At any age, health care is a priority. But when you retire, you should probably focus more on health care than ever before. This is especially true for women. For adults aged 65 and over, and for adults aged 65-74 and 75-84, women were more likely than men to need help with personal care from other persons. Women also were more likely than men to have fair or poor health.1 That's why it's particularly important for women to factor in the cost of health care, including long-term care, as part of their retirement plan.
How much you'll spend on health care during retirement generally depends on a number of variables including when you retire, how long you live, your relative health, and the cost of medical care in your area. Another important factor to consider is the availability of Medicare. Generally, you'll be eligible for Medicare when you reach age 65. But what if you retire at a younger age? You'll need some way to pay for your health care until Medicare kicks in. Your employer may offer health insurance coverage to its retiring employees, but this is the exception rather than the rule. If your employer doesn't extend health benefits, you may be able to get insurance coverage through your spouse's plan. If that's not an option, you may need to buy a private health insurance policy (which could be costly) or extend your employer-sponsored coverage through COBRA.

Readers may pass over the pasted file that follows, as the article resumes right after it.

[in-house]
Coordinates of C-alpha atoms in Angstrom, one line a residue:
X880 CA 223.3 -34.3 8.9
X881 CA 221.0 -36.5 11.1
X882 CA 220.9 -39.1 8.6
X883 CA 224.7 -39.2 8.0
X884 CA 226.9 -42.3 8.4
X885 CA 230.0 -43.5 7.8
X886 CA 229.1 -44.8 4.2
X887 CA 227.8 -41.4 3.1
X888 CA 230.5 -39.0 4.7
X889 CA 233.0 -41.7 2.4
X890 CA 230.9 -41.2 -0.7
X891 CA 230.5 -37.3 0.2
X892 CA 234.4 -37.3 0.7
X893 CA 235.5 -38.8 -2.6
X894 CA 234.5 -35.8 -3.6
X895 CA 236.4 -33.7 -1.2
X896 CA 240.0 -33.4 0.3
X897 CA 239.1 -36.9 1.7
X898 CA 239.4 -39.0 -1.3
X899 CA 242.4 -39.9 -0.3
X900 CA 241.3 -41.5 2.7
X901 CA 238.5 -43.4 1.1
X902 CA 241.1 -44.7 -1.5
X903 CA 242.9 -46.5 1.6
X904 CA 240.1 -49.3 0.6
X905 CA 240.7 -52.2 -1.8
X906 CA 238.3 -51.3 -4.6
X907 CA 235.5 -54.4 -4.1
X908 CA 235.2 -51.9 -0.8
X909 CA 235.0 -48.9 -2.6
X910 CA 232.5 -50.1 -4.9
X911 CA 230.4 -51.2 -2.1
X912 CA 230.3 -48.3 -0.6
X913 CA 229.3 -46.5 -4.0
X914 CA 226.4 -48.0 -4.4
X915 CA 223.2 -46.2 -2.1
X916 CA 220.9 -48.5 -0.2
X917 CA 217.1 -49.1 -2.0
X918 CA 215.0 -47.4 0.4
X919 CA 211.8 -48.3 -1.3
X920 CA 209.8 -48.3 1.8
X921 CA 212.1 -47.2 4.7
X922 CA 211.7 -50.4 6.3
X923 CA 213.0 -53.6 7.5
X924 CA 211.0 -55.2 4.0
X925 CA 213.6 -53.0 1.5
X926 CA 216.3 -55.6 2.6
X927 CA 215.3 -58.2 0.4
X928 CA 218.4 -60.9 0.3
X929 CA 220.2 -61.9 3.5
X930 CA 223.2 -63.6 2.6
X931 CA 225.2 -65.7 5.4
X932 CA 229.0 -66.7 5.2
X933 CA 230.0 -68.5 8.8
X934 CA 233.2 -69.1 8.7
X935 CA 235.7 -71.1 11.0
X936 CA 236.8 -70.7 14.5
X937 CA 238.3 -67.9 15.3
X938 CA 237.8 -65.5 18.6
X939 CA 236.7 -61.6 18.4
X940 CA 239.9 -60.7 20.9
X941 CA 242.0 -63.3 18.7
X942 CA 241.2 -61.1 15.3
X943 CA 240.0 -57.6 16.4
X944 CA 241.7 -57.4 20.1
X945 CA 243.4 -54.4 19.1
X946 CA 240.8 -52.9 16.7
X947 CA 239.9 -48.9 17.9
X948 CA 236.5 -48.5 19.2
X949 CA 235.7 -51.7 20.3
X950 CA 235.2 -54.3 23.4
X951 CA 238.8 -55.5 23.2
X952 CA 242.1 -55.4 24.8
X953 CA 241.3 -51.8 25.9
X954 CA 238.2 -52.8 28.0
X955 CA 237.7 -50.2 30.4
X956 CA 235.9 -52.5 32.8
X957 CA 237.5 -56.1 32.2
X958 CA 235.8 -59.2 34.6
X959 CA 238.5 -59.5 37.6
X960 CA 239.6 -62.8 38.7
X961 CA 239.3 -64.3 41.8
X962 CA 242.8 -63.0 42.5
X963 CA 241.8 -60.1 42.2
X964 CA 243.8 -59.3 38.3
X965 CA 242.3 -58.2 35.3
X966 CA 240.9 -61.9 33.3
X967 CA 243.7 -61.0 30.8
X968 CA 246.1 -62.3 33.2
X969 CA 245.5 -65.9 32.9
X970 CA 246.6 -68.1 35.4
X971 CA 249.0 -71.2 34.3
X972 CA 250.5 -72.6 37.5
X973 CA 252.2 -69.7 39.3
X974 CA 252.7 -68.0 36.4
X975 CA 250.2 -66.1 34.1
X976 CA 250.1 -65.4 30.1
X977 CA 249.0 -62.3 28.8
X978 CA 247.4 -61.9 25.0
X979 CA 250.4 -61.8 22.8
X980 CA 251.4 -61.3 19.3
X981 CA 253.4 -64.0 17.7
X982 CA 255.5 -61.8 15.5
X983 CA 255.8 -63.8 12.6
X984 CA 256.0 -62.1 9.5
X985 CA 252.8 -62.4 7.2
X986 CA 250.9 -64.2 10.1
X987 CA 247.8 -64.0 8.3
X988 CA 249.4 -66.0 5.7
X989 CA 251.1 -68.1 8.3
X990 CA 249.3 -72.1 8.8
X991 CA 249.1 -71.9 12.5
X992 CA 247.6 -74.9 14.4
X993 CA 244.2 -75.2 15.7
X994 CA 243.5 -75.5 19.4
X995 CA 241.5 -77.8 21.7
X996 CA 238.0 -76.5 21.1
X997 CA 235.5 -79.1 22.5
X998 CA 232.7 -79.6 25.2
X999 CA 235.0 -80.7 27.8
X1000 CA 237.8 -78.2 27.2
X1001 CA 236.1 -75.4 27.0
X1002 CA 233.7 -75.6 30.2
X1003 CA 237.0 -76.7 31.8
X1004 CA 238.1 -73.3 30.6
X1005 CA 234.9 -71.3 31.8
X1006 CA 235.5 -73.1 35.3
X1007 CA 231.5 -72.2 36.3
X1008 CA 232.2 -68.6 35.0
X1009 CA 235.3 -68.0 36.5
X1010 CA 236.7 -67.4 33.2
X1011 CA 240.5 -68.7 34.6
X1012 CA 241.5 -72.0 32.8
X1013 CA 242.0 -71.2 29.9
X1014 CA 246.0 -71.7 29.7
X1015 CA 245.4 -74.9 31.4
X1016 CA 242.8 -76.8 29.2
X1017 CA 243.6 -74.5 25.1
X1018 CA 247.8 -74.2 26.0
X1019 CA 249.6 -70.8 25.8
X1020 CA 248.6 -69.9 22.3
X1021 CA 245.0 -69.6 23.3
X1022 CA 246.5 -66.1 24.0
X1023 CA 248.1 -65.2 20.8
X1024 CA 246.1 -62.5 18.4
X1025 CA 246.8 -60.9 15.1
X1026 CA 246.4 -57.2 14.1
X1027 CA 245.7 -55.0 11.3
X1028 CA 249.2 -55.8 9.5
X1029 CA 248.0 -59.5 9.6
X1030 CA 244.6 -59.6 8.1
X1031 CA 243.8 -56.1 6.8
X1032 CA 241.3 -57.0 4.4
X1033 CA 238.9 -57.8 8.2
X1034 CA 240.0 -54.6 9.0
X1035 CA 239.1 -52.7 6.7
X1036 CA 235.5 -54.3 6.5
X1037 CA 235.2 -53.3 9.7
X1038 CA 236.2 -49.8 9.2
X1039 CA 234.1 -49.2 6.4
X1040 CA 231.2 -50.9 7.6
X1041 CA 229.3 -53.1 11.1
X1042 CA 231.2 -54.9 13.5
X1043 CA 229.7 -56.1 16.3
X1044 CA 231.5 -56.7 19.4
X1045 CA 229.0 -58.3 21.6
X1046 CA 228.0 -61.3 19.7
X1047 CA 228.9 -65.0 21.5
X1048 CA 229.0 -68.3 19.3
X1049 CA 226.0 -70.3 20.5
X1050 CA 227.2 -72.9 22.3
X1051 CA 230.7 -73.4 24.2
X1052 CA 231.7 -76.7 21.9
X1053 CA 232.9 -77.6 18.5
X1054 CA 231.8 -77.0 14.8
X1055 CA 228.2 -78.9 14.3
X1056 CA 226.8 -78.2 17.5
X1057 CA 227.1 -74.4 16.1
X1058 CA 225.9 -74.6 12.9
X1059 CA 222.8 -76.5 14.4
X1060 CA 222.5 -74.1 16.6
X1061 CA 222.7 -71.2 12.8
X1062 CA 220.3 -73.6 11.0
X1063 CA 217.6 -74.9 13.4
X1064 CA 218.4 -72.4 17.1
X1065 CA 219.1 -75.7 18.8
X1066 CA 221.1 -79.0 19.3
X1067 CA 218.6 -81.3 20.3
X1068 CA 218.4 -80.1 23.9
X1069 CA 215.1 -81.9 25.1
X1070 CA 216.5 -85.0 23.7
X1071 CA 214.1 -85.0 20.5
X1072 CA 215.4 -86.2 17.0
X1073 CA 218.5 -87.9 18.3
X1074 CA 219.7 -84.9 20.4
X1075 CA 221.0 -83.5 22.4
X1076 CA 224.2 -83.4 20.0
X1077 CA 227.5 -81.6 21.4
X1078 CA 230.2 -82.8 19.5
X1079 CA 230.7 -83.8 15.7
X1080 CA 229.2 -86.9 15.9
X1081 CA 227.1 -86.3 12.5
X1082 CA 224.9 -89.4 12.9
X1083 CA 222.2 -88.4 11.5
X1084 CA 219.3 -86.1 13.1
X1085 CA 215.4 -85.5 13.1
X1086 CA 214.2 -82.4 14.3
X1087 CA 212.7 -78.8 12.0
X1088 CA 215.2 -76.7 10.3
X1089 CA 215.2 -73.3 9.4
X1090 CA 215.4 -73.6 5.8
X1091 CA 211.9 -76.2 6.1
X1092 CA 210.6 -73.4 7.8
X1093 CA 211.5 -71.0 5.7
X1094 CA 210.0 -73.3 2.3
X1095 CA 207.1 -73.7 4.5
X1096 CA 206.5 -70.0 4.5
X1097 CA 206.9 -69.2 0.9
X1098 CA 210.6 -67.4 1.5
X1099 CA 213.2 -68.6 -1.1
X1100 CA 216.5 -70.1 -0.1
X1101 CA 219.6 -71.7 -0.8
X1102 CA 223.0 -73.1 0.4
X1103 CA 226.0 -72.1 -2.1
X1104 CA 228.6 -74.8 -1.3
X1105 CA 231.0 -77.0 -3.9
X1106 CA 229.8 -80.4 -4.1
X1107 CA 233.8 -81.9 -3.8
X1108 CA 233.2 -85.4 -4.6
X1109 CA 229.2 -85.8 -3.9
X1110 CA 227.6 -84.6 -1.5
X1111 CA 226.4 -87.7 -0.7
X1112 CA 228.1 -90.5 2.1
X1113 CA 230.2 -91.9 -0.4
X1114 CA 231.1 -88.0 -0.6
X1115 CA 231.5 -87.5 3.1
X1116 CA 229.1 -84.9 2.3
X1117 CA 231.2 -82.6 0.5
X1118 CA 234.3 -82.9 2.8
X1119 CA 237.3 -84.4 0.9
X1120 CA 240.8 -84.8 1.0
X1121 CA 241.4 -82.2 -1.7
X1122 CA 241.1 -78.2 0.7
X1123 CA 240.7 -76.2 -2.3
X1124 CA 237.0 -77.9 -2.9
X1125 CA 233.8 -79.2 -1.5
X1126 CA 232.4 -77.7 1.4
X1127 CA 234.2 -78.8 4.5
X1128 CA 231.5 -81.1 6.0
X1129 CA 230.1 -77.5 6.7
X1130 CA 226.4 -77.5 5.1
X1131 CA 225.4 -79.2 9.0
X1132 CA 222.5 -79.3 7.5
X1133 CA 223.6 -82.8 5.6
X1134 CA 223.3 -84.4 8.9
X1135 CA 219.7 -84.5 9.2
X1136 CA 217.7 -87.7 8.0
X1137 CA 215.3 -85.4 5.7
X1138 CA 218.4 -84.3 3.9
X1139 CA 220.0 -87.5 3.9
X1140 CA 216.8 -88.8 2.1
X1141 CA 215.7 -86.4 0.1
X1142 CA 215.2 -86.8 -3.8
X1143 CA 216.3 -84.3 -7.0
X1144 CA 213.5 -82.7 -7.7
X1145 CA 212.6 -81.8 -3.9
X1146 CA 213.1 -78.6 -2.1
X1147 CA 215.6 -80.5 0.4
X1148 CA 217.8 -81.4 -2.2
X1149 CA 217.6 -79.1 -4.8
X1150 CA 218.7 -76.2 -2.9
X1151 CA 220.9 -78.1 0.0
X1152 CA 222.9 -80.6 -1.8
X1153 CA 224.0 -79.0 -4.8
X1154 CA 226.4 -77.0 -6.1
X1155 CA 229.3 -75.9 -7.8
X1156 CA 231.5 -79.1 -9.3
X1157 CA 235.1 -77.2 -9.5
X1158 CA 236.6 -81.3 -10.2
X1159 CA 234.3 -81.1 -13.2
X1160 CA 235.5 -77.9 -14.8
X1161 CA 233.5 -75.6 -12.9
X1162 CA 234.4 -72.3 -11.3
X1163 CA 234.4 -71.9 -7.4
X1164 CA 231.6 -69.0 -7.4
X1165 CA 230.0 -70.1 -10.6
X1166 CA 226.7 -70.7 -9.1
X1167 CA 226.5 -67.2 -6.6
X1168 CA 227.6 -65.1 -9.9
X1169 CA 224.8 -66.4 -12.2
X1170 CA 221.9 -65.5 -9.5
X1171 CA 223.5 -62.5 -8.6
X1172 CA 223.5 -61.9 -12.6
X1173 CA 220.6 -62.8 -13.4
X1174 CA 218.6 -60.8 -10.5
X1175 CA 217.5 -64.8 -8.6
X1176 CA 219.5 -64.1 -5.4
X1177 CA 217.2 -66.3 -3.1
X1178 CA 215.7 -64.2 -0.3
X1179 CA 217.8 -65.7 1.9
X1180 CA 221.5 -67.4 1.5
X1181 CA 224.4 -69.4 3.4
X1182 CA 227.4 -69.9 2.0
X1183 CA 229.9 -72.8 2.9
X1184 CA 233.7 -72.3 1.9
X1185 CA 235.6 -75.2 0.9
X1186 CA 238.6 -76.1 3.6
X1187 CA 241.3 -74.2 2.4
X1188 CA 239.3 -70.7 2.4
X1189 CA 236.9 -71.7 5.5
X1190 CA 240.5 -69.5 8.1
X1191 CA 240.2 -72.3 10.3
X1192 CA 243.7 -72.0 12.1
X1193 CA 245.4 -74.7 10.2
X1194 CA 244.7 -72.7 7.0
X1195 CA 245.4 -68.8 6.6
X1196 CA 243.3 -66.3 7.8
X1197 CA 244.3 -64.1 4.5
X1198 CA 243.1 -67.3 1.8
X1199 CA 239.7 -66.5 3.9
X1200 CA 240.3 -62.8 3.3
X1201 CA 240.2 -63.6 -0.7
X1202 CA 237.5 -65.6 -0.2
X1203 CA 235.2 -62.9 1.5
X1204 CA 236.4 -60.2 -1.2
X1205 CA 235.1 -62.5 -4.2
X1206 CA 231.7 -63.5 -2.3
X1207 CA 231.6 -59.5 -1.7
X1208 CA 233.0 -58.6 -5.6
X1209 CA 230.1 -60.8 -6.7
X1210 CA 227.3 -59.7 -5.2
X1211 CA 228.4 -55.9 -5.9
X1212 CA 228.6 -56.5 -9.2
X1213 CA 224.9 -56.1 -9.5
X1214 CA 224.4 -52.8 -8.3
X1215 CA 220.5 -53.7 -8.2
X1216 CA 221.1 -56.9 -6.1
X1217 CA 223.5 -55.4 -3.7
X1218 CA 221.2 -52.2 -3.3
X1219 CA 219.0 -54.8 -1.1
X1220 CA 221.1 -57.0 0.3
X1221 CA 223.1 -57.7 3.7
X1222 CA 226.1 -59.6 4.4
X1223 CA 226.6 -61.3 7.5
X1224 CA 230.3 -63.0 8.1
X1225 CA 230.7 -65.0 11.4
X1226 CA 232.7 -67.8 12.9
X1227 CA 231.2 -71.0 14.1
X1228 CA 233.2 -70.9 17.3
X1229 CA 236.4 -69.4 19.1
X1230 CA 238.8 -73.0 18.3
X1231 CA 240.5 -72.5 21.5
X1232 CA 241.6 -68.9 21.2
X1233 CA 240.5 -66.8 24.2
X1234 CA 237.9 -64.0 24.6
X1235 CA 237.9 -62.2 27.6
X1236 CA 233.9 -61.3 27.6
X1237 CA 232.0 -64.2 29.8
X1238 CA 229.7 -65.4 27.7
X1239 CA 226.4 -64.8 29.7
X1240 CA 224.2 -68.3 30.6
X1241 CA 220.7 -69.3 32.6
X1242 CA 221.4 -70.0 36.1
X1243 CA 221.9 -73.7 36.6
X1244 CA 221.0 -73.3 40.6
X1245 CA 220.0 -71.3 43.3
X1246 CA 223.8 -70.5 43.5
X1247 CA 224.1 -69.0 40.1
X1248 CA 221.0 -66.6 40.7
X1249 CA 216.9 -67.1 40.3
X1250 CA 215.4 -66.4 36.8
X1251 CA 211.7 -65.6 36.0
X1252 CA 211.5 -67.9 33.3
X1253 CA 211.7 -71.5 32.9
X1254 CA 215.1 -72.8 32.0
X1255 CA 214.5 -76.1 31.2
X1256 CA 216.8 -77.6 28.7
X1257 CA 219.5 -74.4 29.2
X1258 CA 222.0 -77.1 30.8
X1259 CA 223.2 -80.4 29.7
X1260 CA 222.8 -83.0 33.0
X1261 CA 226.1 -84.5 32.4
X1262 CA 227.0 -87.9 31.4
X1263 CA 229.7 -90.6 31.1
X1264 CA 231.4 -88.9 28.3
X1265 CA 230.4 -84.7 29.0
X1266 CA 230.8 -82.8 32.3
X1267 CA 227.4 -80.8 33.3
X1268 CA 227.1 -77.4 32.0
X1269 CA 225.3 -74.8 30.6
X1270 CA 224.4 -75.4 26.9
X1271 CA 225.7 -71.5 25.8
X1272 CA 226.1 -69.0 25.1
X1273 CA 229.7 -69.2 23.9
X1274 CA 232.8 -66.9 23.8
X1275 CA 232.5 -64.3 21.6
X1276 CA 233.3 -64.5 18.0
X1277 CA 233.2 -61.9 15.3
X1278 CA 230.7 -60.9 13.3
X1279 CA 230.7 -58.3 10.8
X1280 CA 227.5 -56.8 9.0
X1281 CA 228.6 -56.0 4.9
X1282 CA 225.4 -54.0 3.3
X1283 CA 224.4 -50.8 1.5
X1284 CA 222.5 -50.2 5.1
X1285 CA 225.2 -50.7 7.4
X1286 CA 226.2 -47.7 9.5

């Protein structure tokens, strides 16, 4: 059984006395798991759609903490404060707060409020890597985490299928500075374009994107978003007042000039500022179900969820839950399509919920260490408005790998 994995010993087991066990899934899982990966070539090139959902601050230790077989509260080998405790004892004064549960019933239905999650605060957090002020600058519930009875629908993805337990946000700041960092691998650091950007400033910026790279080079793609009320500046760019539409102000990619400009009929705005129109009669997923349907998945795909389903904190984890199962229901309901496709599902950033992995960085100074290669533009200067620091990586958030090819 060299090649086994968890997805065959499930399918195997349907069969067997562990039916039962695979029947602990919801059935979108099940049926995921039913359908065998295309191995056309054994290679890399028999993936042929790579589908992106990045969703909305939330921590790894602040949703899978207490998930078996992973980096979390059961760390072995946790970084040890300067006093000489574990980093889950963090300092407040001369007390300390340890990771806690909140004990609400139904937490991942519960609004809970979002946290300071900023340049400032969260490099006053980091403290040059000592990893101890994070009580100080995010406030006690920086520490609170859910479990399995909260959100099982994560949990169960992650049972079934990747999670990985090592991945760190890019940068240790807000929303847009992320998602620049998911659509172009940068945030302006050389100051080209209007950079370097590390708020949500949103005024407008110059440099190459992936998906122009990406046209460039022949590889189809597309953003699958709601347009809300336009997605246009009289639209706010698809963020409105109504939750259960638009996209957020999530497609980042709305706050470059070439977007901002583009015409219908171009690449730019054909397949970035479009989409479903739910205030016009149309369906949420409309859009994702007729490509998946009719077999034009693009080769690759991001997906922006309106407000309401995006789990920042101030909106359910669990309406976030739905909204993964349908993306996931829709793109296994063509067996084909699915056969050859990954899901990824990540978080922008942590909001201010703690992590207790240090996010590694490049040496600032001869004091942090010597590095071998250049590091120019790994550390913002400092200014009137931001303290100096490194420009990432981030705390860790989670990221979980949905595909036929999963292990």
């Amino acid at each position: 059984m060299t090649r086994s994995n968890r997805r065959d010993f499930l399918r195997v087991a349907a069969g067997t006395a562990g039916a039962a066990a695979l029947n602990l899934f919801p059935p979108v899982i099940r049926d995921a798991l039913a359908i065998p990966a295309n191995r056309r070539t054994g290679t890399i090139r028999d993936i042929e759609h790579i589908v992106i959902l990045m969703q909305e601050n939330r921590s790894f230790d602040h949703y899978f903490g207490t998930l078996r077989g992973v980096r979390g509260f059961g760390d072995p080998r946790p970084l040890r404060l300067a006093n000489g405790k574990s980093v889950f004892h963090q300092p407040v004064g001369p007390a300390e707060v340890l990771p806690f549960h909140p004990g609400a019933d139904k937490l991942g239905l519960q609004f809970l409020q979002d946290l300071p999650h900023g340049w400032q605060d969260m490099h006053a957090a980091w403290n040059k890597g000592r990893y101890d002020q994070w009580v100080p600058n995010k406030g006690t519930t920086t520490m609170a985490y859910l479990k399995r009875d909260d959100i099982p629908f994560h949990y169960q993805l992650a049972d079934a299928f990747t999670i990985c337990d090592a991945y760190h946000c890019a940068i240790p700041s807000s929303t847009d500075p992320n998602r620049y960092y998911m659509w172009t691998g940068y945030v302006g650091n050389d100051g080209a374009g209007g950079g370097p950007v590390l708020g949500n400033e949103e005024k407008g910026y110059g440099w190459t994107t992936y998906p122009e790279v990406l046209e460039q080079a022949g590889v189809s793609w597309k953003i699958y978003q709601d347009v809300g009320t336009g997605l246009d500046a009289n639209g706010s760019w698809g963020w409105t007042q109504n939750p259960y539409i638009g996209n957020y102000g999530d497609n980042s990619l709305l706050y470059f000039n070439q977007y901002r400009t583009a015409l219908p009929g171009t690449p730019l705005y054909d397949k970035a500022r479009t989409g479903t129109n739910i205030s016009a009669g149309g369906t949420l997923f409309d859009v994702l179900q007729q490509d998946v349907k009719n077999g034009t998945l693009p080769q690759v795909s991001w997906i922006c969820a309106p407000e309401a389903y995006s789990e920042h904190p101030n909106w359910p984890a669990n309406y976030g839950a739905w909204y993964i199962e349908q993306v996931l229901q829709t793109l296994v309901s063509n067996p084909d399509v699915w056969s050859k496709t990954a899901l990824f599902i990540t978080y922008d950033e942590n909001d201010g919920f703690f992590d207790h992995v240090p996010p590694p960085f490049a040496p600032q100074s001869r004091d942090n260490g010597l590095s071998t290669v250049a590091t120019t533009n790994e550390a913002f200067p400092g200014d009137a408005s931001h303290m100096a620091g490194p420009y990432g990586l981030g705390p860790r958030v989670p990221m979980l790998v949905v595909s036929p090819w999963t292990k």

As mentioned, most Americans automatically become entitled to Medicare when they turn 65. In fact, if you're already receiving Social Security benefits when you're 65, you won't even have to apply--you'll be automatically enrolled in Medicare. However, you will have to decide whether you need only Part A coverage (which is premium-free for most retirees) or if you want to also purchase Part B coverage.